Let's look at just this process in more details to understand the cost of it.

  • The Developer may have to do separate builds for each environment
  • The Developer has to navigate out to the file share
  • The Developer has to backup or delete the files currently in the staging location
  • The Developer navigates to each separate build destination
  • The Developer has to copy the files out to the staging area from each build destination
  • The Developer sends notification to various parties that the code is ready.

Now, your environment may be a bit different than what is portrayed here (the number of different builds and how they are distributed, such as .Net's Publish feature or using an FTP instead, for example), these events usually happen in some fashion in many companies based on my discussions about this with other developers. 


Identifying the Cost Savings of Build Scripts

Looking at these 6 steps, how much time does it take you to do them individually?  How long does it take your computer to do each build, for you to navigate to each folder, and to copy/backup files over the network?  How much time do you spend being distracted between these steps?  How many times do you have to do this because of bugs from QA? These are the question that will allow you to begin quantitatively justifying automating just these 6 steps using build scripts. 

Depending on your project size and complexity, the above 6 steps can take anywhere from 5 minutes to 30minutes (and even longer in some instances).  Multiplying this amount of time by the number of times the process occurs over release or a few months will help paint a better picture on the amount of time just the build scripts can save. 

Now, while this identifies the cost in time we are hoping to automate, we also have to look into the time it takes to create the build script.  If you have never researched build scripts before, this may take some time through research as well as implementation.  Build utilities, like those listed above, offer a wide variety of predefined tasks that will make the above tasks fairly simple once you learn it.  The documentation in most cases is decent to help make this a simple transition; however, when testing the script itself until you are comfortable with it may take an hour or two.  The good news is that once you have a script for a build utility written, they are very easy to turn into templates (thanks to variables/properties being able to be set in the scripts) for reuse on other projects.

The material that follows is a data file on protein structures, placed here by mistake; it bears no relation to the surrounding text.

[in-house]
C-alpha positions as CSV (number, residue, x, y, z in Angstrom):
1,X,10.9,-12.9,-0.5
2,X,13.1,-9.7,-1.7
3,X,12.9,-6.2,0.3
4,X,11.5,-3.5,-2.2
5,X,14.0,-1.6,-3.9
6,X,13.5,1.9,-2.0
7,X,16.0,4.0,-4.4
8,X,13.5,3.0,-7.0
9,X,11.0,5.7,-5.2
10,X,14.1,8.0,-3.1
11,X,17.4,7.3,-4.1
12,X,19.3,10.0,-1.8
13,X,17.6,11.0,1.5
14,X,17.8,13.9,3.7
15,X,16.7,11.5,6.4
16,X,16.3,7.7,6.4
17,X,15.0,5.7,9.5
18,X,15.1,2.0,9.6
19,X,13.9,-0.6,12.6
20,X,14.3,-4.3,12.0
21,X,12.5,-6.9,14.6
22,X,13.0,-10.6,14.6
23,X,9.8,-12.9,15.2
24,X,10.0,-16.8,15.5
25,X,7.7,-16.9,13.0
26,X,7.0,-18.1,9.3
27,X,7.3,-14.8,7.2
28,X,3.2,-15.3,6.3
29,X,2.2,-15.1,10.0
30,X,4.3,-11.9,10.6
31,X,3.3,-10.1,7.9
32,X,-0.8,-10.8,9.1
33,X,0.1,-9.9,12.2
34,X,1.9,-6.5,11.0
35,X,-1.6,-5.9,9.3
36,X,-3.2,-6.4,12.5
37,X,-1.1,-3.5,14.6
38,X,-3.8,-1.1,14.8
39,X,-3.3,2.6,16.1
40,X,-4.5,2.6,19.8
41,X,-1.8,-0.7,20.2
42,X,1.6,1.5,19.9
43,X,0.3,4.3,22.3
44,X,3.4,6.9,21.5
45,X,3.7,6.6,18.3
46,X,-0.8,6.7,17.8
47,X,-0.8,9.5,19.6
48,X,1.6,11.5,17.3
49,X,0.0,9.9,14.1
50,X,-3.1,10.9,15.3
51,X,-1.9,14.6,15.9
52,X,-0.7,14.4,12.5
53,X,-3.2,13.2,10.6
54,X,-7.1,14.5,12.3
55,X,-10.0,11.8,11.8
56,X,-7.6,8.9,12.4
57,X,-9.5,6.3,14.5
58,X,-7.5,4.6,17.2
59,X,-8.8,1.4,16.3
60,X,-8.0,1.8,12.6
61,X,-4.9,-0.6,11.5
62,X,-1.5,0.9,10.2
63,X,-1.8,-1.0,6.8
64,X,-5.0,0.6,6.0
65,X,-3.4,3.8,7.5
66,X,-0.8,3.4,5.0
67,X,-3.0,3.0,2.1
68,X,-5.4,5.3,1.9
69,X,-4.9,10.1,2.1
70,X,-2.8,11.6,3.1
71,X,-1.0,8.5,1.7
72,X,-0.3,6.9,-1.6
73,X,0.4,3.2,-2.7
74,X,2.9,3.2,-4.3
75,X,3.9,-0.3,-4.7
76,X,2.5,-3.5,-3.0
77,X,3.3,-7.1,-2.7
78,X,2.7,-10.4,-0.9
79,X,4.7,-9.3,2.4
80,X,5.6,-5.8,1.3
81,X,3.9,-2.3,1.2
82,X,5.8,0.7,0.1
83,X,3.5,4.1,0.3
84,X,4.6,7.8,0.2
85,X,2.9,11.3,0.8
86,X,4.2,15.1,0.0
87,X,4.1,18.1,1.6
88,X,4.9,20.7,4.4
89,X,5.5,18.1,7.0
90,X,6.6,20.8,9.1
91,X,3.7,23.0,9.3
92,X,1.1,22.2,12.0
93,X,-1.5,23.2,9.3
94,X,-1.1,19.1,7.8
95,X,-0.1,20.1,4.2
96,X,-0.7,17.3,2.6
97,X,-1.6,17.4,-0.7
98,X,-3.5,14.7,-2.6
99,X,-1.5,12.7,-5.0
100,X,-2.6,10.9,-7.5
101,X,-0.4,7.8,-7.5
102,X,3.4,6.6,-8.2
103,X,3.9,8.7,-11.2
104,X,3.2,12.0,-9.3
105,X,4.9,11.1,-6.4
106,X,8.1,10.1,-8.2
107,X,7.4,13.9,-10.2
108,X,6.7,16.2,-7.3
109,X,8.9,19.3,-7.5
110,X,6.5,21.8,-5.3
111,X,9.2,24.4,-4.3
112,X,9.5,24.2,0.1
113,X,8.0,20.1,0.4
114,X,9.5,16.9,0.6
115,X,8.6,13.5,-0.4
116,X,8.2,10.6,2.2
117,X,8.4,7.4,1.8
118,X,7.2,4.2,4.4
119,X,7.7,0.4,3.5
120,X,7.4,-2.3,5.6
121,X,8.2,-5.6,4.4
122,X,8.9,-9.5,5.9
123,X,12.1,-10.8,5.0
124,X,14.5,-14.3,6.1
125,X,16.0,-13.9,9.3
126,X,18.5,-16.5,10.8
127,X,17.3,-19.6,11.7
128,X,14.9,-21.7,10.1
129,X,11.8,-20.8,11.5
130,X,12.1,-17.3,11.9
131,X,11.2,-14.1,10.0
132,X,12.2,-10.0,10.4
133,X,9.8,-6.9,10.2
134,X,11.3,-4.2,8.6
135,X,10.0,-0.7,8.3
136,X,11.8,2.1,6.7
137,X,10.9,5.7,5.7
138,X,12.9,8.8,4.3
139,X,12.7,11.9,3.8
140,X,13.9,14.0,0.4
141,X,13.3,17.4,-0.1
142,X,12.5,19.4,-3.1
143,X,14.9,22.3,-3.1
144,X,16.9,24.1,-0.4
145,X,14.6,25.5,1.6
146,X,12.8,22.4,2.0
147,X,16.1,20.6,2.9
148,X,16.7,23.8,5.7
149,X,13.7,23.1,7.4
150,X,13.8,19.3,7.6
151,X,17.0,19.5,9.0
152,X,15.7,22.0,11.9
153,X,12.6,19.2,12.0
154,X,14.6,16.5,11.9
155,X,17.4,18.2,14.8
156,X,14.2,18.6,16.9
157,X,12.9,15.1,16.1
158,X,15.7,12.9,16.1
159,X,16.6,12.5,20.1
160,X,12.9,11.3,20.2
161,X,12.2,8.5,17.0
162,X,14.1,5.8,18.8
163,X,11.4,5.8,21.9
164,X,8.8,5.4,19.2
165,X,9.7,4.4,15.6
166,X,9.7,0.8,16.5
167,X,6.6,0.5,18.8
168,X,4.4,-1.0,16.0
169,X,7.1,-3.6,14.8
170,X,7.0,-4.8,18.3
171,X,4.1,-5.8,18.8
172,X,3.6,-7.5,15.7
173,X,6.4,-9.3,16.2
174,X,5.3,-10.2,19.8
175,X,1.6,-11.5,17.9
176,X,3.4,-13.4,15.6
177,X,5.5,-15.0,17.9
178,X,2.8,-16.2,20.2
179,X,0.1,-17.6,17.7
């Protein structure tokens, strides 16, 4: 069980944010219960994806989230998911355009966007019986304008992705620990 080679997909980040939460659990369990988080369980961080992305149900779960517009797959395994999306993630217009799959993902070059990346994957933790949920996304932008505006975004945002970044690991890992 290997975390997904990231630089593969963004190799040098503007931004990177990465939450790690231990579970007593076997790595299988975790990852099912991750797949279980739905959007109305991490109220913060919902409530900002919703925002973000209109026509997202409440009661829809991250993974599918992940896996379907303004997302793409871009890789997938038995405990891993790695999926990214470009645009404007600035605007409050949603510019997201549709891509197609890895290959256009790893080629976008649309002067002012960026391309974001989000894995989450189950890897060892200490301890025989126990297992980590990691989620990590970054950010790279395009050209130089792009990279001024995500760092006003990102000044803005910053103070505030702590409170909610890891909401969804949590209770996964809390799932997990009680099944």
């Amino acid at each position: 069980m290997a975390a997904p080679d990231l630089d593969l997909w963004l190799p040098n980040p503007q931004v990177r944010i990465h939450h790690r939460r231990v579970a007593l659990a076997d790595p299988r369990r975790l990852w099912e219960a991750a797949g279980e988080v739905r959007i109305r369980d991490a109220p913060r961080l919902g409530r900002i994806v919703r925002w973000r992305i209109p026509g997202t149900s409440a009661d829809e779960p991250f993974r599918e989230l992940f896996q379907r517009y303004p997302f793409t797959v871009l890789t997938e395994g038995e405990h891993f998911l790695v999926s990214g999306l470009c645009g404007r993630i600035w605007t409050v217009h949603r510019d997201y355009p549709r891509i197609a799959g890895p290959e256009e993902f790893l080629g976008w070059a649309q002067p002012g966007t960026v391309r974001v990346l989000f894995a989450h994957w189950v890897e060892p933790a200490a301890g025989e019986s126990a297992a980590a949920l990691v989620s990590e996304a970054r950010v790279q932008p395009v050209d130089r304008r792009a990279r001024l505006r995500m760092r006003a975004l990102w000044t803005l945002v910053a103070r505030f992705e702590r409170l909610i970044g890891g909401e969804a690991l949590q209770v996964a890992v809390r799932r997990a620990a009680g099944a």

Now that we have identified the length of time the process takes and the amount of time it will take to create the script, we only have to identify how many deployments it will take until the savings is seen. 



While continuous integration is the goal on the horizon, we looked at a scenario where we justified the first step in simple automation.  This post describes creating build scripts that would be executed manually by the developer (in our scenario) that would do everything in that script automatically in the background.  This isn't the ideal situation; however, it is a step closer to automating the process even more (through a build server).  The main thing to identify here is that just because a build server is not available or cannot be justified at this time, trying to move forward with the build scripts will save time now and in the future. 

kick it on